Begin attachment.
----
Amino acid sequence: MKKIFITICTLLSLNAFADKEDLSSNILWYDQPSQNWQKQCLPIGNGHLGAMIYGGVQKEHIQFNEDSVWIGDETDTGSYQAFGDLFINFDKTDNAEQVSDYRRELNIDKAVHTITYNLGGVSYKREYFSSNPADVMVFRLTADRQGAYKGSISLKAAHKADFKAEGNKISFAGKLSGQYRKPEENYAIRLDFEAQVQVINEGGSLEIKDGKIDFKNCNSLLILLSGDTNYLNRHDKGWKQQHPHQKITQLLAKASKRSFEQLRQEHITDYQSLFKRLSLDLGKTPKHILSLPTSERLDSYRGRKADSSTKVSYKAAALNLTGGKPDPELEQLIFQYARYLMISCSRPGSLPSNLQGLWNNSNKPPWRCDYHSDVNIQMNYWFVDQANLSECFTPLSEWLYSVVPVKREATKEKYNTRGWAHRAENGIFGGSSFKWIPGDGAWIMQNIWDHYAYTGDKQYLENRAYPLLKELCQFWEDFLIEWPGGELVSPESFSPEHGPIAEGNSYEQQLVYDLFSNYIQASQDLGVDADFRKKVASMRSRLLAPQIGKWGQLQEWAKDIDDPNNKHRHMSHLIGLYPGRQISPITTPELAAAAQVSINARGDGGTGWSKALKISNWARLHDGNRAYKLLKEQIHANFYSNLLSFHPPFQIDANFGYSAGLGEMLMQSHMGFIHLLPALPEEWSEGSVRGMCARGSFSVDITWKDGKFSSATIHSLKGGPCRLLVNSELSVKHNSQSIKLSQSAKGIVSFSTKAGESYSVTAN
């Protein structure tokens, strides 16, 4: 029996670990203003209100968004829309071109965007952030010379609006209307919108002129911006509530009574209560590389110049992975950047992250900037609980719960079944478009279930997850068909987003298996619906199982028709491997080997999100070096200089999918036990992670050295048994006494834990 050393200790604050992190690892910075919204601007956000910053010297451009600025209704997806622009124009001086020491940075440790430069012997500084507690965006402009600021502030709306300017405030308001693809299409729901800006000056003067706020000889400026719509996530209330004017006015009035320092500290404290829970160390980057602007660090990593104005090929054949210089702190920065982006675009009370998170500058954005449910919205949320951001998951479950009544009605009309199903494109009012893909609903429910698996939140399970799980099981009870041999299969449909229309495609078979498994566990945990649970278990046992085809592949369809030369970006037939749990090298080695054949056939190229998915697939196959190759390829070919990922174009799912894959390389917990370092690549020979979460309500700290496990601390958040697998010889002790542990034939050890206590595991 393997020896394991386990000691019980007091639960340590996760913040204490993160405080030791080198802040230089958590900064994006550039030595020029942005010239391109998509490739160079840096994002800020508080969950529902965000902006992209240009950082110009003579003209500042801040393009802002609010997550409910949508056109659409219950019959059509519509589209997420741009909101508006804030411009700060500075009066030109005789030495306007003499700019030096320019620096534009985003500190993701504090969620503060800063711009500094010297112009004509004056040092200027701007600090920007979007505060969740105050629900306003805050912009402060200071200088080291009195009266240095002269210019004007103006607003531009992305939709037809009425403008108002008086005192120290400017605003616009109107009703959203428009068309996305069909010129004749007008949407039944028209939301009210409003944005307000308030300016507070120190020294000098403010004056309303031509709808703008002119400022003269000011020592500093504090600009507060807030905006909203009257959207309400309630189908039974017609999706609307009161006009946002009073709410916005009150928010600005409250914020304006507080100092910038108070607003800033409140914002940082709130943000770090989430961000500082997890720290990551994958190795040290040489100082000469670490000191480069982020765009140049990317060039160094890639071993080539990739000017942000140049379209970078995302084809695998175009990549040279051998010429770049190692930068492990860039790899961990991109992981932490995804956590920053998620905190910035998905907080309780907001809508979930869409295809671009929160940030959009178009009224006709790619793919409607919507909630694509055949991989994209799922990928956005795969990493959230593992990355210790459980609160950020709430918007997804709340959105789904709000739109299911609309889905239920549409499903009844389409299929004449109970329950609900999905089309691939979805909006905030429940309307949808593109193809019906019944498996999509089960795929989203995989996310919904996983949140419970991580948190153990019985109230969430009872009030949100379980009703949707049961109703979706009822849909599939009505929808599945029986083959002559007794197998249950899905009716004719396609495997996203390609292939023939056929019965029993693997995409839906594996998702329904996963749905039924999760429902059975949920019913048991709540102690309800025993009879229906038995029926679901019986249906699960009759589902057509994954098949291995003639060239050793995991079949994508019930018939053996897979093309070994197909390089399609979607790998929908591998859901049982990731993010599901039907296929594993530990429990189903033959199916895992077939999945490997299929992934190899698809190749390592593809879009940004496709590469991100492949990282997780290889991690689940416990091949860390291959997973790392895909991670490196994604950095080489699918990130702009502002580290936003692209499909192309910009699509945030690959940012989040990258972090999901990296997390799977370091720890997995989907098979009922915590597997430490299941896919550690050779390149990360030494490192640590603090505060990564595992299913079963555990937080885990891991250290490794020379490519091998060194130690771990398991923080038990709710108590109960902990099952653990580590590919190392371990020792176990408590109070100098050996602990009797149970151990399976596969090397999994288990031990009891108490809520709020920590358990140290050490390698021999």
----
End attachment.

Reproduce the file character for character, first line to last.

Amino acid sequence: MKKIFITICTLLSLNAFADKEDLSSNILWYDQPSQNWQKQCLPIGNGHLGAMIYGGVQKEHIQFNEDSVWIGDETDTGSYQAFGDLFINFDKTDNAEQVSDYRRELNIDKAVHTITYNLGGVSYKREYFSSNPADVMVFRLTADRQGAYKGSISLKAAHKADFKAEGNKISFAGKLSGQYRKPEENYAIRLDFEAQVQVINEGGSLEIKDGKIDFKNCNSLLILLSGDTNYLNRHDKGWKQQHPHQKITQLLAKASKRSFEQLRQEHITDYQSLFKRLSLDLGKTPKHILSLPTSERLDSYRGRKADSSTKVSYKAAALNLTGGKPDPELEQLIFQYARYLMISCSRPGSLPSNLQGLWNNSNKPPWRCDYHSDVNIQMNYWFVDQANLSECFTPLSEWLYSVVPVKREATKEKYNTRGWAHRAENGIFGGSSFKWIPGDGAWIMQNIWDHYAYTGDKQYLENRAYPLLKELCQFWEDFLIEWPGGELVSPESFSPEHGPIAEGNSYEQQLVYDLFSNYIQASQDLGVDADFRKKVASMRSRLLAPQIGKWGQLQEWAKDIDDPNNKHRHMSHLIGLYPGRQISPITTPELAAAAQVSINARGDGGTGWSKALKISNWARLHDGNRAYKLLKEQIHANFYSNLLSFHPPFQIDANFGYSAGLGEMLMQSHMGFIHLLPALPEEWSEGSVRGMCARGSFSVDITWKDGKFSSATIHSLKGGPCRLLVNSELSVKHNSQSIKLSQSAKGIVSFSTKAGESYSVTAN
């Protein structure tokens, strides 16, 4: 029996670990203003209100968004829309071109965007952030010379609006209307919108002129911006509530009574209560590389110049992975950047992250900037609980719960079944478009279930997850068909987003298996619906199982028709491997080997999100070096200089999918036990992670050295048994006494834990 050393200790604050992190690892910075919204601007956000910053010297451009600025209704997806622009124009001086020491940075440790430069012997500084507690965006402009600021502030709306300017405030308001693809299409729901800006000056003067706020000889400026719509996530209330004017006015009035320092500290404290829970160390980057602007660090990593104005090929054949210089702190920065982006675009009370998170500058954005449910919205949320951001998951479950009544009605009309199903494109009012893909609903429910698996939140399970799980099981009870041999299969449909229309495609078979498994566990945990649970278990046992085809592949369809030369970006037939749990090298080695054949056939190229998915697939196959190759390829070919990922174009799912894959390389917990370092690549020979979460309500700290496990601390958040697998010889002790542990034939050890206590595991 393997020896394991386990000691019980007091639960340590996760913040204490993160405080030791080198802040230089958590900064994006550039030595020029942005010239391109998509490739160079840096994002800020508080969950529902965000902006992209240009950082110009003579003209500042801040393009802002609010997550409910949508056109659409219950019959059509519509589209997420741009909101508006804030411009700060500075009066030109005789030495306007003499700019030096320019620096534009985003500190993701504090969620503060800063711009500094010297112009004509004056040092200027701007600090920007979007505060969740105050629900306003805050912009402060200071200088080291009195009266240095002269210019004007103006607003531009992305939709037809009425403008108002008086005192120290400017605003616009109107009703959203428009068309996305069909010129004749007008949407039944028209939301009210409003944005307000308030300016507070120190020294000098403010004056309303031509709808703008002119400022003269000011020592500093504090600009507060807030905006909203009257959207309400309630189908039974017609999706609307009161006009946002009073709410916005009150928010600005409250914020304006507080100092910038108070607003800033409140914002940082709130943000770090989430961000500082997890720290990551994958190795040290040489100082000469670490000191480069982020765009140049990317060039160094890639071993080539990739000017942000140049379209970078995302084809695998175009990549040279051998010429770049190692930068492990860039790899961990991109992981932490995804956590920053998620905190910035998905907080309780907001809508979930869409295809671009929160940030959009178009009224006709790619793919409607919507909630694509055949991989994209799922990928956005795969990493959230593992990355210790459980609160950020709430918007997804709340959105789904709000739109299911609309889905239920549409499903009844389409299929004449109970329950609900999905089309691939979805909006905030429940309307949808593109193809019906019944498996999509089960795929989203995989996310919904996983949140419970991580948190153990019985109230969430009872009030949100379980009703949707049961109703979706009822849909599939009505929808599945029986083959002559007794197998249950899905009716004719396609495997996203390609292939023939056929019965029993693997995409839906594996998702329904996963749905039924999760429902059975949920019913048991709540102690309800025993009879229906038995029926679901019986249906699960009759589902057509994954098949291995003639060239050793995991079949994508019930018939053996897979093309070994197909390089399609979607790998929908591998859901049982990731993010599901039907296929594993530990429990189903033959199916895992077939999945490997299929992934190899698809190749390592593809879009940004496709590469991100492949990282997780290889991690689940416990091949860390291959997973790392895909991670490196994604950095080489699918990130702009502002580290936003692209499909192309910009699509945030690959940012989040990258972090999901990296997390799977370091720890997995989907098979009922915590597997430490299941896919550690050779390149990360030494490192640590603090505060990564595992299913079963555990937080885990891991250290490794020379490519091998060194130690771990398991923080038990709710108590109960902990099952653990580590590919190392371990020792176990408590109070100098050996602990009797149970151990399976596969090397999994288990031990009891108490809520709020920590358990140290050490390698021999």